Michellc has been carefully monitoring the teacher walkouts and demonstrations in her state, and reporting what she finds to us in the General Discussion threads each day, as well as working to inform and organize parents in her area.
I admit to not knowing much about teacher compensation, although it seemed to me that, considering the total compensation and education, they were doing okay. Then, I ran across this article at City Journal, a serious blog that I follow fairly regularly. Read the entire article, if you are interested in this topic, as they present facts, figures, and links about teacher training and compensation, and how they compare in the white collar job market.City Journal
Most commentary on teacher pay begins and ends with the observation that public school teachers earn lower salaries than the average college graduate. This is true, but in what other context do we assume that every occupation requiring a college degree should get paid the same? Engineers make about 25 percent more than accountants, but “underpaid” accountants are not demonstrating in the streets.
Wages are not determined by years of schooling but by the supply and demand for skills. These skills vary by field of study. About half of teachers major in education, among the least-rigorous fields at both the undergraduate and graduate levels. Incoming education majors have lower SAT or GRE scores than candidates in other fields, but—thanks to grade inflation—they enjoy the highest GPAs. Data from the Collegiate Learning Assessment indicate that students majoring in social science, humanities, and STEM fields not only start college with greater skills than education majors but also learn more along the way…
It’s true that teacher salaries in several states are lagging. Teachers in Arizona, West Virginia, and Oklahoma have good reason to be dissatisfied: their salaries rank near the bottom nationally, even after controlling for cost of living. Even in these seemingly underpaying states, though, pensions can more than make up the difference. Oklahoma teachers accrue new pension benefits each year, with a present value equal to 30 percent of their annual salaries. Subtract Oklahoma teachers’ own contribution of 7 percent, and employer-paid retirement benefits are worth 23 percent of annual salaries. By contrast, the typical private-sector employer contribution to a 401k plan amounts only to about 3 percent of employee pay.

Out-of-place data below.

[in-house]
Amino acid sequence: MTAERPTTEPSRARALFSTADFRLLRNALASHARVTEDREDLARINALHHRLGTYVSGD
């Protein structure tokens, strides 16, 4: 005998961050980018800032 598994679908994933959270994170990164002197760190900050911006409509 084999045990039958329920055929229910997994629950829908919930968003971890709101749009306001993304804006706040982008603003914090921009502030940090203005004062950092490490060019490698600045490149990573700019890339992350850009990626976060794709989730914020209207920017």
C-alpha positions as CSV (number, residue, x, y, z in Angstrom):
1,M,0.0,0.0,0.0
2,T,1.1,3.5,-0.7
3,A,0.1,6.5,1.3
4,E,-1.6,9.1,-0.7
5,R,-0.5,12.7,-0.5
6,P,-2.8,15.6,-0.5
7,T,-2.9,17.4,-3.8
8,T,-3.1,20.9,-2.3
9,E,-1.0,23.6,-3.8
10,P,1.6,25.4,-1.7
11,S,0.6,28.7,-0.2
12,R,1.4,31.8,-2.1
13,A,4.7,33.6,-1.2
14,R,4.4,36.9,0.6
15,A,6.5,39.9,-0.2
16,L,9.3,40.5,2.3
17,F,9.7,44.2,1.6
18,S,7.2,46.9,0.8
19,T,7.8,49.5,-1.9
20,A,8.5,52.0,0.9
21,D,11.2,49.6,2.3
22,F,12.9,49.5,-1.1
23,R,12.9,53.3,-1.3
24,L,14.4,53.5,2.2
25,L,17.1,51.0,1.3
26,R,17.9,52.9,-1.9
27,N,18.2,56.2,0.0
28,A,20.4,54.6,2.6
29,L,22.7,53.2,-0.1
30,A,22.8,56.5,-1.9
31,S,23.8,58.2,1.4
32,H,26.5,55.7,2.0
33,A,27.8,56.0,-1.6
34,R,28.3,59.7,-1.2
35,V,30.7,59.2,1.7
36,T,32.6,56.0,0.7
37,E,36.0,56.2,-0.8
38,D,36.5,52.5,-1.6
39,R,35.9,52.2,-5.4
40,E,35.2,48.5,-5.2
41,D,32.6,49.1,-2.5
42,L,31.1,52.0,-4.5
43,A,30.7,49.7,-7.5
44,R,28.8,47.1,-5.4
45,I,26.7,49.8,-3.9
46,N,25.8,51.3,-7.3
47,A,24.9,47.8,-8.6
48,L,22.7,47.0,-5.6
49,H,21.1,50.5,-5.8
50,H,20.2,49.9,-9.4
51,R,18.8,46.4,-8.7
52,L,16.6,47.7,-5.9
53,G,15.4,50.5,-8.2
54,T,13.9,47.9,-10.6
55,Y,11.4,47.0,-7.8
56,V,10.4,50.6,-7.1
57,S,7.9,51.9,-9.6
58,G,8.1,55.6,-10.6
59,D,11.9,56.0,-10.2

Many teachers also qualify for retiree health coverage, now practically extinct in the private sector. In some states, retiree health care is modest: Oklahoma teachers get an insurance supplement of about $100 per month. But for teachers in Illinois, future retiree health benefits are worth an additional 8 percent of annual pay, while in North Carolina, retiree health benefits are worth an additional 12.5 percent.
This opens the possibility of a constructive reform. States could offer newly hired teachers higher pay, coupled with switching those teachers to a generous, well-designed 401(k)-type retirement plan. In Oklahoma, for instance, the state could give new teachers an 11 percent raise—costless to the taxpayer—by providing a 401(k) plan with an employer contribution, which would still be four times greater than private-sector levels. For areas with legitimate teaching shortages—such as in STEM fields or special education—districts could offer targeted salary increases. A strategic approach to filling teacher shortages is particularly important to poorer states such as West Virginia and Oklahoma, where resources are limited.
Across-the-board pay increases, by contrast, are expensive and inefficient. Arizona governor Doug Ducey’s promised 20 percent teacher salary increase will cost $400 million annually before a single new teacher is hired. Such efforts create no incentive for prospective teachers to specialize in areas where shortages exist. And if the salary boost winds up reducing teacher retirements, fewer spots will open up for better-qualified new teachers. Research has found that better pay has only a modest impact on teacher quality.
We haven’t even considered the fact that teachers don’t work as many hours per year as a person in a white collar job in the private sector. No matter how generous private sector benefits may be, I don’t know anyone who receives 2-1/2 months of paid vacation per year.
The long vacation time allows teachers to take a second job during the summer, if they choose to do so. The woman I hired to do some yard maintenance a couple of years ago started a company to do exactly that. She makes pretty good money at it, although it is hard work.
I like what one person in the comments section had to say:
If teachers are not happy with their pay, no one is prohibiting them from changing careers. We all have choices in life. Choose well, or make a change. Just stop the complaining.
The marketplace determines value, and thus wages. Not some top-down planning body with the fanciful notion that taxpayers are a bottomless pocketbook.